“They bought 118 Airbus planes, not Boeing planes,” he elaborated on CNN. “They’re spending all of their money in Europe. It’s so unfair and it’s so incompetent. We’re handing over $150 billion [sic]. We get nothing,” he complained to Anderson Cooper.

This was, of course, before the Treasury Department issued the license to Boeing in September that made an agreement possible. Since then, Trump, like Kirk, has not expressed a firm opinion on the deal even while he has continued denouncing the JCPOA.

In the absence of a clear statement in opposition from the president-elect, the pending legislation will easily pass the House this week if it comes up for a vote. But it’s not yet clear what the Senate will do, and no doubt some key senators in the Republican majority will be looking for guidance from Trump Tower.

One very big question is what the larger U.S. business community will do and, if they do anything at all, how Trump will react. So far, Boeing has been flying pretty much solo in gaining approval to negotiate with Iran. Most big U.S. companies share Trump’s complaint about the lack of advantages given them by the JCPOA compared to their foreign competition, and offering more exemptions from U.S. sanctions would have been a political bridge too far for the Obama administration. With Trump now bound for the White House, the main challenge for groups like The Business Roundtable, the National Association of Manufacturers, the Chamber of Commerce, and the National Foreign Trade Council at this point is how to persuade Trump to modify his positions on trade and immigration, which of course are much more important in business terms than Iran.

Nonetheless, the Boeing deal could be a very important precedent for U.S.-based multinational corporations. If Trump indicated his support for the deal consistent with his commitments to creating jobs and expanding the economy, it would boost not only those companies that see in Iran a huge untapped market for their goods and services. It would also signal a major advance in one of big businesses’ long-term struggles: fighting unilateral U.S. economic sanctions enacted by Congress. If Boeing prevails, other companies have a lot to gain.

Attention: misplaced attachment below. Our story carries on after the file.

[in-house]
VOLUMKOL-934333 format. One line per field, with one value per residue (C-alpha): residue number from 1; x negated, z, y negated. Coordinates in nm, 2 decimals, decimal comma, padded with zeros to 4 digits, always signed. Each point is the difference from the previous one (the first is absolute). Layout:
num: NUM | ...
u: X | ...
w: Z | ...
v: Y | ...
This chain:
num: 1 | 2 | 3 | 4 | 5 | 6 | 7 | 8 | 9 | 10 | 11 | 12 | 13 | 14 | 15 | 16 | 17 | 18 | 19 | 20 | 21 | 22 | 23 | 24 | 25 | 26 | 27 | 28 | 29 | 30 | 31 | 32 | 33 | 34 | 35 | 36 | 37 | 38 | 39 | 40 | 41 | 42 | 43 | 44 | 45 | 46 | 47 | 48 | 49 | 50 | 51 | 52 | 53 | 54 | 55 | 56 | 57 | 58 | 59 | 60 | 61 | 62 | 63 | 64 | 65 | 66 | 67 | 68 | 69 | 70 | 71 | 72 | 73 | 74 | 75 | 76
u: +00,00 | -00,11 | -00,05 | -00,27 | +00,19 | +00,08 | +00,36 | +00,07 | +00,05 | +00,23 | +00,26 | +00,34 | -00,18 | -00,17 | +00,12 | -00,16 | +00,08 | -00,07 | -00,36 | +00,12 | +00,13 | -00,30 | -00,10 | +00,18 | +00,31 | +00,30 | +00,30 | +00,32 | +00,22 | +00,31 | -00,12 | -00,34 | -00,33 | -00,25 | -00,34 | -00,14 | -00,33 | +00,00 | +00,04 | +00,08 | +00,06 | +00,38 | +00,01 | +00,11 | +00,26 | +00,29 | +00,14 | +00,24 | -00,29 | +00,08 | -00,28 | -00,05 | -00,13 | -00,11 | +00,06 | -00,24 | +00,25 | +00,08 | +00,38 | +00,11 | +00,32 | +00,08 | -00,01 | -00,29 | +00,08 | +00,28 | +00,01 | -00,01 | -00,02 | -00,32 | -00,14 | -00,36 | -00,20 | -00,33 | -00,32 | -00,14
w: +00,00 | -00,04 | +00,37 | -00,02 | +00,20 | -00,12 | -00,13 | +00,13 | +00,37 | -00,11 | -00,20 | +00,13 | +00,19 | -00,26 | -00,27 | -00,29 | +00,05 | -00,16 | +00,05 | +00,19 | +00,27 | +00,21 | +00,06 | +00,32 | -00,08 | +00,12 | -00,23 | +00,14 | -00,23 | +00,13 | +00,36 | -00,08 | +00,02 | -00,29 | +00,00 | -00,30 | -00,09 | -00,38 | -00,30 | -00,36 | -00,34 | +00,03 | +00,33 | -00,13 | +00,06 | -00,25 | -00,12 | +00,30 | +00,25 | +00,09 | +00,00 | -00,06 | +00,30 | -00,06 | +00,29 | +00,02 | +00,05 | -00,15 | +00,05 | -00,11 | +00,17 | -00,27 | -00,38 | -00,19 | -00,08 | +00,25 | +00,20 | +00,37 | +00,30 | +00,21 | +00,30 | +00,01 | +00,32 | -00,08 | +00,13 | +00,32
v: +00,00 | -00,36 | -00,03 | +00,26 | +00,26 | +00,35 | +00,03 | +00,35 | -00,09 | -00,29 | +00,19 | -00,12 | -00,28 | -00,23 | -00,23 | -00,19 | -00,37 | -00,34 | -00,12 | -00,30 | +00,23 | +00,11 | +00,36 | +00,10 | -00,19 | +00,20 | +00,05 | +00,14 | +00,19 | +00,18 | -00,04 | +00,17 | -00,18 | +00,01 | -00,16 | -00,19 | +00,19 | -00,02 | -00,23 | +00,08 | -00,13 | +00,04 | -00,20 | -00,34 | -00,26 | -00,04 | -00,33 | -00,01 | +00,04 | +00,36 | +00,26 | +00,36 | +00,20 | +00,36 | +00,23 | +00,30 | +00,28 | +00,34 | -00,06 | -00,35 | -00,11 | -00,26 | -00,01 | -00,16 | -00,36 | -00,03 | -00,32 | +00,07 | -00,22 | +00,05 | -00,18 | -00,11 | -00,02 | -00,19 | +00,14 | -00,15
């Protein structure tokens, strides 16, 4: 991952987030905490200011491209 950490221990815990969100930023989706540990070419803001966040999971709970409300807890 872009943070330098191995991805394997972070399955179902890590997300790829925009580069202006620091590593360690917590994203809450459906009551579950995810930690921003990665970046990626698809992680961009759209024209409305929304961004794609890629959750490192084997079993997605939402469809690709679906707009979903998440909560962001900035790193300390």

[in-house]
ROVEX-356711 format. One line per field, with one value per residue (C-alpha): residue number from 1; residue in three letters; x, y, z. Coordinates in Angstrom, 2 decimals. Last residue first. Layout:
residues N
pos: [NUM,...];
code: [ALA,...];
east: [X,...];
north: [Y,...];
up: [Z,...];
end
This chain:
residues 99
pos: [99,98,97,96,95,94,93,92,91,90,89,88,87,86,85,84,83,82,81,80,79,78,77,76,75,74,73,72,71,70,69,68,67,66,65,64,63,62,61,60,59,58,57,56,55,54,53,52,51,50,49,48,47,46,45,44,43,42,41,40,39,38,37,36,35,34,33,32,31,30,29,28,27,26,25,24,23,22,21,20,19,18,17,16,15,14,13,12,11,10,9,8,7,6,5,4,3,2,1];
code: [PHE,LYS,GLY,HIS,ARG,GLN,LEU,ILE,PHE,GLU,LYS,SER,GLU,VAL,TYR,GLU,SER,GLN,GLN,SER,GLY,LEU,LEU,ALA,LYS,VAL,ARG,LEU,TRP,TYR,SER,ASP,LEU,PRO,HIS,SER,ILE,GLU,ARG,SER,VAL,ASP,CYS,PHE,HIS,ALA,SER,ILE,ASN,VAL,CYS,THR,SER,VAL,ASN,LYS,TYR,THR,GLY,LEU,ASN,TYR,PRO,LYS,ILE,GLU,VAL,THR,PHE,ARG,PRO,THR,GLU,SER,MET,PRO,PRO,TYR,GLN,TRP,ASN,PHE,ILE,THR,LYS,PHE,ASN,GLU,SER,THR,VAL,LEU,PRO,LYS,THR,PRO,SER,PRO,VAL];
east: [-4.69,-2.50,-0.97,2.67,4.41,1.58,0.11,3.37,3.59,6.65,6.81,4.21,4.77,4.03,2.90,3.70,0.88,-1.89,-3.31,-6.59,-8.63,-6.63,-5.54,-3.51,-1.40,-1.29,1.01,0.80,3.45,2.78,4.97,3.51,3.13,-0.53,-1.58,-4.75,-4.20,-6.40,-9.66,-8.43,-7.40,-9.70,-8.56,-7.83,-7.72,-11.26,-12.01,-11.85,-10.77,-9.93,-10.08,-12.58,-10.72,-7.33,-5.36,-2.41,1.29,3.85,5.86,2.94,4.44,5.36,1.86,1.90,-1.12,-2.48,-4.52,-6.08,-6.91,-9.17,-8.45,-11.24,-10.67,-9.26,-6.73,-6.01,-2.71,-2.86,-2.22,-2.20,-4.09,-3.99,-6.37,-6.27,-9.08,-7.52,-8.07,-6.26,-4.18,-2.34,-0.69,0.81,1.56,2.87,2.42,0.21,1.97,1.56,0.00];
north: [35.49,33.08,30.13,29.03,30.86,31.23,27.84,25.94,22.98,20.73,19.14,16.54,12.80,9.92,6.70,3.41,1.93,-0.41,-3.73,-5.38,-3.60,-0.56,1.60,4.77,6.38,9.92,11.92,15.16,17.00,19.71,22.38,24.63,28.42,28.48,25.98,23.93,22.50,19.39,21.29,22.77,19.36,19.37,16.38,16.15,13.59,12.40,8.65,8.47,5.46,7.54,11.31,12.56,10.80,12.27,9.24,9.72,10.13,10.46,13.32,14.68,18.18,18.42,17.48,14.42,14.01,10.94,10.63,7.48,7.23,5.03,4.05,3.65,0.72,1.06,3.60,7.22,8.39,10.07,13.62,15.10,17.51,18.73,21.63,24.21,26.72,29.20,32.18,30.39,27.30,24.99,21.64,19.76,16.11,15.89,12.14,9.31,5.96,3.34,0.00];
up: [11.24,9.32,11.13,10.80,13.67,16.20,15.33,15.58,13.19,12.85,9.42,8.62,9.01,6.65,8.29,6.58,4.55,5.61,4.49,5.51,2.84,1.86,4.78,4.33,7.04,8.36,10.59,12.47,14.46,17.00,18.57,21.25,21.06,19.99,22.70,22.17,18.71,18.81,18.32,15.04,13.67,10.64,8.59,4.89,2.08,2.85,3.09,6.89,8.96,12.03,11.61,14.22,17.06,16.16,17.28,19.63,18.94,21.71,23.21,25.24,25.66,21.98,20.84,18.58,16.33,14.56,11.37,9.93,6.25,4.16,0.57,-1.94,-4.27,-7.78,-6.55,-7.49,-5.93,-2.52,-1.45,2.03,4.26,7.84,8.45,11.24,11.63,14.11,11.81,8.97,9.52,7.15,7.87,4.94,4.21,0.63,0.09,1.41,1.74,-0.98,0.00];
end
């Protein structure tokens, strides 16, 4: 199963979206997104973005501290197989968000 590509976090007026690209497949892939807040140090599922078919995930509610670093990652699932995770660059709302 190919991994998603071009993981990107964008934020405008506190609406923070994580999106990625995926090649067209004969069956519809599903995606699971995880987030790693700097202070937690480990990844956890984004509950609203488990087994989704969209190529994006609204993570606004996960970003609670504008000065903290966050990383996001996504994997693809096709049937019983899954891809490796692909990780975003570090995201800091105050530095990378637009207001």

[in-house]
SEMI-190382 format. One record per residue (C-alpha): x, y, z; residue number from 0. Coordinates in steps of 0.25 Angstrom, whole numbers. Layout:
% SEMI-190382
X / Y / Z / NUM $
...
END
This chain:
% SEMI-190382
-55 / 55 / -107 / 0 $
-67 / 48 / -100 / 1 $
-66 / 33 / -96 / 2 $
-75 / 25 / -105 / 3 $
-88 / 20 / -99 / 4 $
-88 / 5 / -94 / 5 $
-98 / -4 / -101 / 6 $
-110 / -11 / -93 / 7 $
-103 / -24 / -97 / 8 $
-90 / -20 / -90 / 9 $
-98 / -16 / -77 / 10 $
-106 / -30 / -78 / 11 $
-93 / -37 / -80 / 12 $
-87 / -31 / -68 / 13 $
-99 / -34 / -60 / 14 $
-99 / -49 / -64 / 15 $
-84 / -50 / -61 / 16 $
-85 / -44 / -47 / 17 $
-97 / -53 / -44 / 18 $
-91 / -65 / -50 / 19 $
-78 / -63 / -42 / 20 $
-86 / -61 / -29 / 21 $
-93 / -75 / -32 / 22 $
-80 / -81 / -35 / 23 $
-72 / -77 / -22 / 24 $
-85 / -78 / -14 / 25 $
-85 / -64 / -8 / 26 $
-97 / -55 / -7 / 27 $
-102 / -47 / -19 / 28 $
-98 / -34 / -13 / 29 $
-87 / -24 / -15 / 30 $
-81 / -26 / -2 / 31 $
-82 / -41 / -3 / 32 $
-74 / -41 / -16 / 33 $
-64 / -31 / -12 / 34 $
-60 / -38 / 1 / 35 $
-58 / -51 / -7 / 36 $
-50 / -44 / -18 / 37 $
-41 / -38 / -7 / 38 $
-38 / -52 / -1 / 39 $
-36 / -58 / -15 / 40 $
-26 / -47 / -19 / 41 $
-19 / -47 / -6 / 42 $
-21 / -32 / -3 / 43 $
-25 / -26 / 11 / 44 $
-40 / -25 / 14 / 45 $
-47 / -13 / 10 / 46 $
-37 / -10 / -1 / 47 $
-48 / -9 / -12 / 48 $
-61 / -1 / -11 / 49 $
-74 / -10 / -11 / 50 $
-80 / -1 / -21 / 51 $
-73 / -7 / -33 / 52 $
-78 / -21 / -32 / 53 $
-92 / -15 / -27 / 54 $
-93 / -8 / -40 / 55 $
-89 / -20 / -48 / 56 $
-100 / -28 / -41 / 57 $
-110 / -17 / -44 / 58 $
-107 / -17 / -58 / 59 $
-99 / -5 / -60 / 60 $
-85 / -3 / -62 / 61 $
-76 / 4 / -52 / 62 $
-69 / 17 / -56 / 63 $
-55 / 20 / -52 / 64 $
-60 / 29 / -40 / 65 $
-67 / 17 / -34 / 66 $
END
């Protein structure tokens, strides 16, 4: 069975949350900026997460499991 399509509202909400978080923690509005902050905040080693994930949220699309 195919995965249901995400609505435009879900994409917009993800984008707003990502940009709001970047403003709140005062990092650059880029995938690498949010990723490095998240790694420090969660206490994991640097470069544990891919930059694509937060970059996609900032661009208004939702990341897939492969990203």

So, Trump faces a key Iran-related decision. Does he side with U.S. business and workers in the interests of “America First”? Or does he listen to knee-jerk, pro-Likud Iran hawks who argue that Boeing aircraft could be used to transport terrorists but whose real agenda is to destroy an agreement curbing Iran’s nuclear program, even at the risk of alienating Washington’s NATO allies and provoking another major war in the Greater Middle East that will cost the U.S. Treasury many billions of dollars?

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Rep. Liz Cheney (R-WY) has been an outspoken proponent of militarist U.S. foreign polices and the use of torture, aping the views of her father, Dick Cheney.

United against Nuclear Iran is a pressure group that attacks companies doing business in Iran and disseminates alarmist reports about the country’s nuclear program.

John Bolton, senior fellow at the neoconservative American Enterprise Institute and the controversial former ambassador to the United Nations under President George W. Bush, has been considered for a variety of positions in the Trump administration, including most recently as national security adviser.

Gina Haspel is a CIA officer who was nominated to head the agency by President Donald Trump in March 2018. She first came to prominence because of accusations that she oversaw the torture of prisoners and later destroyed video evidence of that torture.

Rep. Mike Pompeo (R-KS), President Trump’s nominee for secretary of state to replace Rex Tillerson, is a “tea party” Republican who previously served as director of the CIA.

Richard Goldberg is a senior adviser at the Foundation for Defense of Democracies who served as a foreign policy aide to former Sen. Mark Kirk (R-IL).

Reuel Marc Gerecht, a senior fellow at the Foundation for Defense of Democracies, has been advocating regime change in Iran since even before 9/11.